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Safeguards and Co-benefits in NepalPrepared by:   Dil Raj Khanal, FECOFUN               Morten Fauerby Thomsen, CARE Denmark
Major initiatives in Nepal1. Preparation of R-PP through FCPF (World Bank)2. Social & Environmental Strategic Assessment (...
Safeguard mechanisms• The R-PP includes 2 key safeguard mechanisms:   • Social & Environmental Strategic Assessment – SESA...
Design - Readiness             Implementation  Strategic Environmental & Social                 Why: improve design, build...
Design - Readiness                       Implementation               REDD+ Social & Environmental Standards (REDD+ SES)  ...
Equitable benefit sharingPilot project by FECOFUN, ICIMOD and ANSAB• Established methods for monitoring carbon stocks in  ...
Experiences and recommendationsCommunities:• Clarity on land/forest rights is important. In Nepal government  owns the lan...
Experiences and recommendationsCivil society:• Participation of civil society is crucial, both in developing REDD  strateg...
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Morten Fauerby Thomsen CARE

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Presentation from the conference Not Seeing the Forest and People for the Carbon

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Morten Fauerby Thomsen CARE

  1. 1. Safeguards and Co-benefits in NepalPrepared by: Dil Raj Khanal, FECOFUN Morten Fauerby Thomsen, CARE Denmark
  2. 2. Major initiatives in Nepal1. Preparation of R-PP through FCPF (World Bank)2. Social & Environmental Strategic Assessment (SESA)3. Preparation of country specific REDD+ Social & Environmental Standards (REDD+ SES)4. Forming a civil society alliance on REDD+5. Piloting REDD+ activities • Capacity Building • Community based carbon monitoring • Benefit sharing mechanism
  3. 3. Safeguard mechanisms• The R-PP includes 2 key safeguard mechanisms: • Social & Environmental Strategic Assessment – SESA (comp. 2d) • Social & Environmental Standards - REDD+ SES (comp. 4b)• Coordination between the 2 processes is important – but increase complexity
  4. 4. Design - Readiness Implementation Strategic Environmental & Social Why: improve design, build support Assessment (SESA) What: governance, rights,An iterative process of analysis and positive/negative impacts,consultation to improve design Who: multi-stakeholder,No predefined content participatory Environmental & Social Management Framework (ESMF) Framework for development of plans to mitigate and manage risks with respect to World Bank Why: required for funding, improve safeguards design What: WB safeguards, negative impacts, rights Who: government and delivery partner?
  5. 5. Design - Readiness Implementation REDD+ Social & Environmental Standards (REDD+ SES) Inclusive multi-stakeholder process uses comprehensive framework to define country-specific indicators, monitoring plan, review by stakeholders for ongoing monitoring and reporting of process and impactsFacilitation Team Technical Assessment Standards (REDD Working report Committeecell/FECOF Group (from 2013) UN) Why: monitoring & reporting, build stakeholder support, improve design What: governance, rights, positive/negative impacts, adapted to country context Who: multi-stakeholder, participatory identification indicators, assessment, review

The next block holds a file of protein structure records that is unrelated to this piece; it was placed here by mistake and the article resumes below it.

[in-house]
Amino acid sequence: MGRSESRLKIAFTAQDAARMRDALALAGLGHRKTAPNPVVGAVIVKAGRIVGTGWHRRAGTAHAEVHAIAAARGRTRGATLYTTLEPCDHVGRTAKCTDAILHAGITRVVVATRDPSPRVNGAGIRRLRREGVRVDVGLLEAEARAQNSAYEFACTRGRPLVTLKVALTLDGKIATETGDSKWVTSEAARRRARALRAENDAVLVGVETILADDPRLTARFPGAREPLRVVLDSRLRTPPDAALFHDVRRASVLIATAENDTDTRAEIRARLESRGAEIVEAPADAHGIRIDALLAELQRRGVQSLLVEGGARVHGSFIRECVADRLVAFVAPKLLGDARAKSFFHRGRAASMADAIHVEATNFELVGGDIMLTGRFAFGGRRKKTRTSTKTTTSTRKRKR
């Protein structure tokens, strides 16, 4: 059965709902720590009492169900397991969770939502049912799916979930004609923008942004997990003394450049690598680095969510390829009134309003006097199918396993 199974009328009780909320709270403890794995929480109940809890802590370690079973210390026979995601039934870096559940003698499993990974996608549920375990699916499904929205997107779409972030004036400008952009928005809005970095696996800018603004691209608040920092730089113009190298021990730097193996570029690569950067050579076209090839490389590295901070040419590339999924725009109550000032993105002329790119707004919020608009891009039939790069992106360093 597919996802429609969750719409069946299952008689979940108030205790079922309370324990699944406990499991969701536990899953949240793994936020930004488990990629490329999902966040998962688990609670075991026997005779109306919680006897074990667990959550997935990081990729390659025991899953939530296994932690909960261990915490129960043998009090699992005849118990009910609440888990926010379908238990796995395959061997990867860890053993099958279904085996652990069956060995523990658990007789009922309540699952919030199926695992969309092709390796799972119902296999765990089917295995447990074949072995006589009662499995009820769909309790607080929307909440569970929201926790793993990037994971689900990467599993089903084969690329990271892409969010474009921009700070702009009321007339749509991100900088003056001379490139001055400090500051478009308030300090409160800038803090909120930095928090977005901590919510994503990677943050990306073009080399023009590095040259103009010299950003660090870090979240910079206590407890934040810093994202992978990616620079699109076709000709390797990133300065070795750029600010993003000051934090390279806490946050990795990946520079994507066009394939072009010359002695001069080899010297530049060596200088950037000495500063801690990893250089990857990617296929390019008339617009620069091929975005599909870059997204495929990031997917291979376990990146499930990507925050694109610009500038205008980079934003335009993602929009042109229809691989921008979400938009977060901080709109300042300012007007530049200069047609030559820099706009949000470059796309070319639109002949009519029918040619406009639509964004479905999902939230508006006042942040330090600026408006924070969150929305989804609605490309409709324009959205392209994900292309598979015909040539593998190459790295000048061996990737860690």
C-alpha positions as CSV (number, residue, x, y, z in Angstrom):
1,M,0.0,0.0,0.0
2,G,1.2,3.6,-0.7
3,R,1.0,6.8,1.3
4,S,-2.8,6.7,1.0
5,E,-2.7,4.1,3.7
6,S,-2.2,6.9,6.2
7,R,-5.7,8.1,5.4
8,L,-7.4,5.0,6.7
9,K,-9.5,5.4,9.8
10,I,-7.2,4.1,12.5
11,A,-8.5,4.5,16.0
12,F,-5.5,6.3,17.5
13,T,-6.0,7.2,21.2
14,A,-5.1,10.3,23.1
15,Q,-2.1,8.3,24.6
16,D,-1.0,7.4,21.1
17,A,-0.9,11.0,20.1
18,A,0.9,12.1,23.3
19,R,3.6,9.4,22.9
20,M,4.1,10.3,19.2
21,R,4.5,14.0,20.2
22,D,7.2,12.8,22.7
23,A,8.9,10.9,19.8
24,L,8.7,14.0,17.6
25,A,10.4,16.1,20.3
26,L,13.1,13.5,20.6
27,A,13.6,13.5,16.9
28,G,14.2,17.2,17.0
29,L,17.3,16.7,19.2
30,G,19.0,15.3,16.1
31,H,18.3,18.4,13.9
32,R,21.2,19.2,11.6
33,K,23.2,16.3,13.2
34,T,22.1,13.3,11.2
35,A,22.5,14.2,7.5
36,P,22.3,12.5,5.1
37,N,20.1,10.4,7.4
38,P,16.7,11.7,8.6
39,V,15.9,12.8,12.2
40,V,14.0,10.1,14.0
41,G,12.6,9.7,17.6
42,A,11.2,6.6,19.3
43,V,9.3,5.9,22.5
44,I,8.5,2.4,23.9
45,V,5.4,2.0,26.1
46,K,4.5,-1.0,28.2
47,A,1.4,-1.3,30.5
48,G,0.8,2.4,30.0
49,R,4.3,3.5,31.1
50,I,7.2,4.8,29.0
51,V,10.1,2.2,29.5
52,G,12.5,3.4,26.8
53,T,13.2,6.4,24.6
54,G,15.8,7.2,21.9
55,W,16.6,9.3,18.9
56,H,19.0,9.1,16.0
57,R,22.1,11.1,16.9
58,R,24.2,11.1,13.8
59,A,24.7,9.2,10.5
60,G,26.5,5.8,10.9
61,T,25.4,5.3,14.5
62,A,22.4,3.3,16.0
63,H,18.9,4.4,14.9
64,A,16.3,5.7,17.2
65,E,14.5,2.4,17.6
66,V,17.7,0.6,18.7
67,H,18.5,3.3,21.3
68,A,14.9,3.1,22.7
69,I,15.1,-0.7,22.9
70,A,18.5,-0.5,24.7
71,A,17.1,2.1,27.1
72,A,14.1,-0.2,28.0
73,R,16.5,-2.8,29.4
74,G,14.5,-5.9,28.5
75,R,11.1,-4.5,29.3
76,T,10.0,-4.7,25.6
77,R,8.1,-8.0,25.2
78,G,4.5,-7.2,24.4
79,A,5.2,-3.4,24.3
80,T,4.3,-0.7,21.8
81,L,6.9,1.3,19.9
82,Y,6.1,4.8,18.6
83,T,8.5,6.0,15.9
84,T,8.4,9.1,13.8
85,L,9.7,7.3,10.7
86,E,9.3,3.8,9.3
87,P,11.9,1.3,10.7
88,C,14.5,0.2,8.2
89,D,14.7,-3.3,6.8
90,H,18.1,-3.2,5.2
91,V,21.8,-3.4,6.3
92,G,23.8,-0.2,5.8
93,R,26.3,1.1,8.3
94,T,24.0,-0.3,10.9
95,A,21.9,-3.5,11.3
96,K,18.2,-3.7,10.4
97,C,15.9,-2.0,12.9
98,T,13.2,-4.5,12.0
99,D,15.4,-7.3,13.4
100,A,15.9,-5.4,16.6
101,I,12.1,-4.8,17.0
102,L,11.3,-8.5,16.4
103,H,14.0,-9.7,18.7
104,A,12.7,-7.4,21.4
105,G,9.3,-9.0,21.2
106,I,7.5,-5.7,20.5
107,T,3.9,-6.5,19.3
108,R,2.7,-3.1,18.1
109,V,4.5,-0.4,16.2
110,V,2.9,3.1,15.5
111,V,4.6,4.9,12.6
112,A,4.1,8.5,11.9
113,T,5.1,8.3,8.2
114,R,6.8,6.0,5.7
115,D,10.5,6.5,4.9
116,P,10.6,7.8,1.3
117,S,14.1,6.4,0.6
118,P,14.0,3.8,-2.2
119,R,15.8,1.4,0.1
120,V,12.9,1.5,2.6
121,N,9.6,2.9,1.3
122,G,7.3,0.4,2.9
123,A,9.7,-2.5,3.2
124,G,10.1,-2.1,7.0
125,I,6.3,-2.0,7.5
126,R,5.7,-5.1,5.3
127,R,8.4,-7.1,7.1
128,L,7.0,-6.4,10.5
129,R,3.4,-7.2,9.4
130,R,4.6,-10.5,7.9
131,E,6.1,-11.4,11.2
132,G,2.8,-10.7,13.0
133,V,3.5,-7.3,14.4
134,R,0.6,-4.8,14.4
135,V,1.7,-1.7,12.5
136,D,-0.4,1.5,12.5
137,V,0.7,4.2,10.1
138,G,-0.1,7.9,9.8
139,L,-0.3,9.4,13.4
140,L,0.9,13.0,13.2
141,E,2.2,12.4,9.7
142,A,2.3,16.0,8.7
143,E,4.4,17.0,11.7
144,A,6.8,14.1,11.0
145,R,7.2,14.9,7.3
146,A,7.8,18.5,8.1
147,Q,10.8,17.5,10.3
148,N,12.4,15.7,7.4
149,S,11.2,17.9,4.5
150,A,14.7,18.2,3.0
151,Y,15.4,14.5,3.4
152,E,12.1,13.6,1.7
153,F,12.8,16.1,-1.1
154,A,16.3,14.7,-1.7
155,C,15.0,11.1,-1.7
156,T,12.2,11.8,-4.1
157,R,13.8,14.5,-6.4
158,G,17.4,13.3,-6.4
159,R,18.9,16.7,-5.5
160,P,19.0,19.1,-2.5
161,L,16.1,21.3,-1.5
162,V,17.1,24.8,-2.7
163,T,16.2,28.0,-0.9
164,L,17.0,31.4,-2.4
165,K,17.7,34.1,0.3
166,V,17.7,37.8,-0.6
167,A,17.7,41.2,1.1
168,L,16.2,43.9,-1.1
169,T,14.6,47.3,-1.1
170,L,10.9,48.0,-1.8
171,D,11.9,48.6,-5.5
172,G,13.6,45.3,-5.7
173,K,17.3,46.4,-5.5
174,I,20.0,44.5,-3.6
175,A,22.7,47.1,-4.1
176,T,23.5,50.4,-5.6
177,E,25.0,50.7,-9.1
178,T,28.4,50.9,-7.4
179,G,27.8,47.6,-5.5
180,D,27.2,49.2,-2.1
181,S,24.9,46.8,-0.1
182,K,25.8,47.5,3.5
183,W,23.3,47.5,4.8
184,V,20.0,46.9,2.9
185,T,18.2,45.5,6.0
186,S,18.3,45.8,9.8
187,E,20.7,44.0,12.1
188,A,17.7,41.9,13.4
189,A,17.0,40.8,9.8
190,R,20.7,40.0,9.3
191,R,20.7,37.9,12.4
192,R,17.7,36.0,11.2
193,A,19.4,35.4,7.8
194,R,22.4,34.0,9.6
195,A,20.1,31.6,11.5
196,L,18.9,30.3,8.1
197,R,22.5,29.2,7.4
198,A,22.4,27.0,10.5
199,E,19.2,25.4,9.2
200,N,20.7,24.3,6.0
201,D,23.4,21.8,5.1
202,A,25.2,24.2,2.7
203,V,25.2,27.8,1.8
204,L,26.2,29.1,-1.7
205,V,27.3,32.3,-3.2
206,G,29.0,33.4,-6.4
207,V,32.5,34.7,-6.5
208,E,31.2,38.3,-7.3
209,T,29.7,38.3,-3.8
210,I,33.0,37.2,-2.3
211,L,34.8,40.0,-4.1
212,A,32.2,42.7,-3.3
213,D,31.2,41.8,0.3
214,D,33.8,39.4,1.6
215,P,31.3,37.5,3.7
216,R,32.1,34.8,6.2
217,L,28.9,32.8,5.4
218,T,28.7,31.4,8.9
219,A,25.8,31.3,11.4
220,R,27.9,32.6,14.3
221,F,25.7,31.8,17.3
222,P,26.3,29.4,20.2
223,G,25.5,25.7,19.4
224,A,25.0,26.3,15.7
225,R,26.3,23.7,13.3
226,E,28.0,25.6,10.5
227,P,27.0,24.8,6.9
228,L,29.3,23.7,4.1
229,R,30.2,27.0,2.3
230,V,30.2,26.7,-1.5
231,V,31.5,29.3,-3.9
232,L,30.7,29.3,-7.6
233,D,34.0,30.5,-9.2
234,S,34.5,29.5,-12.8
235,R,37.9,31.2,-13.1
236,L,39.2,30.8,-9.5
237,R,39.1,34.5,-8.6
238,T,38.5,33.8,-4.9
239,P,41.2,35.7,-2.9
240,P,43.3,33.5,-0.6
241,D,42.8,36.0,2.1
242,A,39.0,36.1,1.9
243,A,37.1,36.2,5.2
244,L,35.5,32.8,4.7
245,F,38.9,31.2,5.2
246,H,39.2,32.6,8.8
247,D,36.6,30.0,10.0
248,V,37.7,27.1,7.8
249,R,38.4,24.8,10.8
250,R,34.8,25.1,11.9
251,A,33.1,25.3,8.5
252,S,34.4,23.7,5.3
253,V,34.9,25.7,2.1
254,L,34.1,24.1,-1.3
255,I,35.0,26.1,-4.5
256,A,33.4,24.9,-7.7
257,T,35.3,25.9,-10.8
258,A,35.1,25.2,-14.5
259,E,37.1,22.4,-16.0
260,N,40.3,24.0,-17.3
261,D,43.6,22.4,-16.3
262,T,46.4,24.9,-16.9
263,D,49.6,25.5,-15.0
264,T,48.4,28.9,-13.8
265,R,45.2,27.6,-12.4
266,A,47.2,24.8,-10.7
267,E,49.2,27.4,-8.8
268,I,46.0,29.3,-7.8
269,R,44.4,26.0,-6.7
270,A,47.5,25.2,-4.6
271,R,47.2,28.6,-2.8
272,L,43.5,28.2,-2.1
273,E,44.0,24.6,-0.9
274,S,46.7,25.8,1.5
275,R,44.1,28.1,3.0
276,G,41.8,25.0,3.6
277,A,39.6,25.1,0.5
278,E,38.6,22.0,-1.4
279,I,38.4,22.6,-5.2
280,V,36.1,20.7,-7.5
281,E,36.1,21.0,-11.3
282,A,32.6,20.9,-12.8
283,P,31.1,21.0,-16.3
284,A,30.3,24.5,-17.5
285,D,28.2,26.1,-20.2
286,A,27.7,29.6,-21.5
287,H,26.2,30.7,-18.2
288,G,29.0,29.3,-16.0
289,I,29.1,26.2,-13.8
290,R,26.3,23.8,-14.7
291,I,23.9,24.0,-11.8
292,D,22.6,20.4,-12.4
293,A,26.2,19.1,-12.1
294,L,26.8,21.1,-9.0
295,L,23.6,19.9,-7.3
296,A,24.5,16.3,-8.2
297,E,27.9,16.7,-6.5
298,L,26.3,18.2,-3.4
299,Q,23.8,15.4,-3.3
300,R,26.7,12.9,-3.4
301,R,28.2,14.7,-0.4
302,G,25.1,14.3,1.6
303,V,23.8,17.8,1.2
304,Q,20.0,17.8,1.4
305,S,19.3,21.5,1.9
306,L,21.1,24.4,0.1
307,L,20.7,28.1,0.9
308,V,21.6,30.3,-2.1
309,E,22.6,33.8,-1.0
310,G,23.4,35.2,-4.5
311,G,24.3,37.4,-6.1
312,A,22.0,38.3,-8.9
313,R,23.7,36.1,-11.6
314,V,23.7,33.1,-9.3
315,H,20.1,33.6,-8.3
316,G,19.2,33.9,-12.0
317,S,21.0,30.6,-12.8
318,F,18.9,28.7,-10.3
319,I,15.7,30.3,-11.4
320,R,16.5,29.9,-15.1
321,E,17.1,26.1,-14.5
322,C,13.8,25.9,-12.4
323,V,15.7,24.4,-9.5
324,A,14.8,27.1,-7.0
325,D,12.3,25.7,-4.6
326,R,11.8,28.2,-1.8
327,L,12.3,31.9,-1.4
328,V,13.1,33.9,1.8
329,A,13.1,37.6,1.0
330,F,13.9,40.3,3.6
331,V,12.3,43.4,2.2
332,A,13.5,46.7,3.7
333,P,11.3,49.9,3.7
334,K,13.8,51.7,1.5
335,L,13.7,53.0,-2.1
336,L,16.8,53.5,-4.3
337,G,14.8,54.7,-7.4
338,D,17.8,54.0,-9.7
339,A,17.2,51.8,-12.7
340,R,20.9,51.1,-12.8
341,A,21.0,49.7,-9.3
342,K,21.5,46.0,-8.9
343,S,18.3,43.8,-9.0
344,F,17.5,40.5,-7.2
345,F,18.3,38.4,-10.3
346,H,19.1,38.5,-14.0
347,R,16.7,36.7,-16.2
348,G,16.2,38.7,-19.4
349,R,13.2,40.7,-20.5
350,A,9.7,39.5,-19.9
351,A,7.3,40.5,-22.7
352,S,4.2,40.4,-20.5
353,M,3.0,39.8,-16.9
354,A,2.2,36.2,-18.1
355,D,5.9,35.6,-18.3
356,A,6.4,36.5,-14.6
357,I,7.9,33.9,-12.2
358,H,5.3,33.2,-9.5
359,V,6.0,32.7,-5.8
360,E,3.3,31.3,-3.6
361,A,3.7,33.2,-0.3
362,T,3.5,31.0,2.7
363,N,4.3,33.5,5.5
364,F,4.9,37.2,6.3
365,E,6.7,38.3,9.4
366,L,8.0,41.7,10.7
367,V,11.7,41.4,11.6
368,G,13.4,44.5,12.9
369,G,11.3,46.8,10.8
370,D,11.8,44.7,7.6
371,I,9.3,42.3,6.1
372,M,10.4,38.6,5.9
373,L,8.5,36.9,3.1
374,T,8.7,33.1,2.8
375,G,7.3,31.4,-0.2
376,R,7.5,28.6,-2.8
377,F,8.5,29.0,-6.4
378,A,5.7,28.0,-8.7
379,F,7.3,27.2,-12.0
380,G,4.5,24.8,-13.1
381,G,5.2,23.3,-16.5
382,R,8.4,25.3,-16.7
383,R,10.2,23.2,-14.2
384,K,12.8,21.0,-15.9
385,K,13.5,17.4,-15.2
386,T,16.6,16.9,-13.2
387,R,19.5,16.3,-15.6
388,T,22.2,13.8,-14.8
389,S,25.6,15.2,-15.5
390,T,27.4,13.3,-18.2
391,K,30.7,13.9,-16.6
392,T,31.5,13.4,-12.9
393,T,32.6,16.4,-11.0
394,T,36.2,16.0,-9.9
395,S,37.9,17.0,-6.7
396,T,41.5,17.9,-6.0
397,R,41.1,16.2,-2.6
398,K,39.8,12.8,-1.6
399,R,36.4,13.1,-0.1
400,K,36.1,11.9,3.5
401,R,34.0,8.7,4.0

6. 6. Equitable benefit sharingPilot project by FECOFUN, ICIMOD and ANSAB• Established methods for monitoring carbon stocks in community forest• Established an equitable benefit sharing mechanism: • The first years increase in carbon is only weighed 40%, the remaining 60% is calculated based on social criteria such as poverty levels, number of indigenous people (Dalits). • Payment based on plan from forest user groups specifying how they intend to use the funds. • Funds are administered through a Forest Carbon Trust Fund to ensure transparency and participation. • The system is based on national and district level advisory committees, who decides on how much money each watershed and forest user group should receive. • A Watershed REDD Network, consisting of forest user groups, then act as a bridge between district level actors and local forest user groups, and also channel the funding.
  7. 7. Experiences and recommendationsCommunities:• Clarity on land/forest rights is important. In Nepal government owns the land, but the communities own forest resources (or 50/50 in Collaborative systems). Who owns the carbon rights?• Strategy to increase carbon stocks might conflict with local interests in forest products (firewood, construction material). How does this inflict on poor peoples income generation opportunities. How can REDD+ compensate?• Empower communities to make their own management plans that consider the needs of the poor and marginalised (ownership)• Ensure a transparent and equitable benefit sharing with, and also within, indigenous and local communities (avoid elite capture)• Monitoring systems should be kept simple and prioritise local involvement, and reward mechanisms should consider social factors.
  8. 8. Experiences and recommendationsCivil society:• Participation of civil society is crucial, both in developing REDD strategies and safeguards (REDD working group), but also their involvement in implementation• Build capacity of civil society/local communities to actively engage in REDD+ strategy development processes (REDD+ alliance in Nepal), and ensure wide consultation processes.
  9. 9. Thank you

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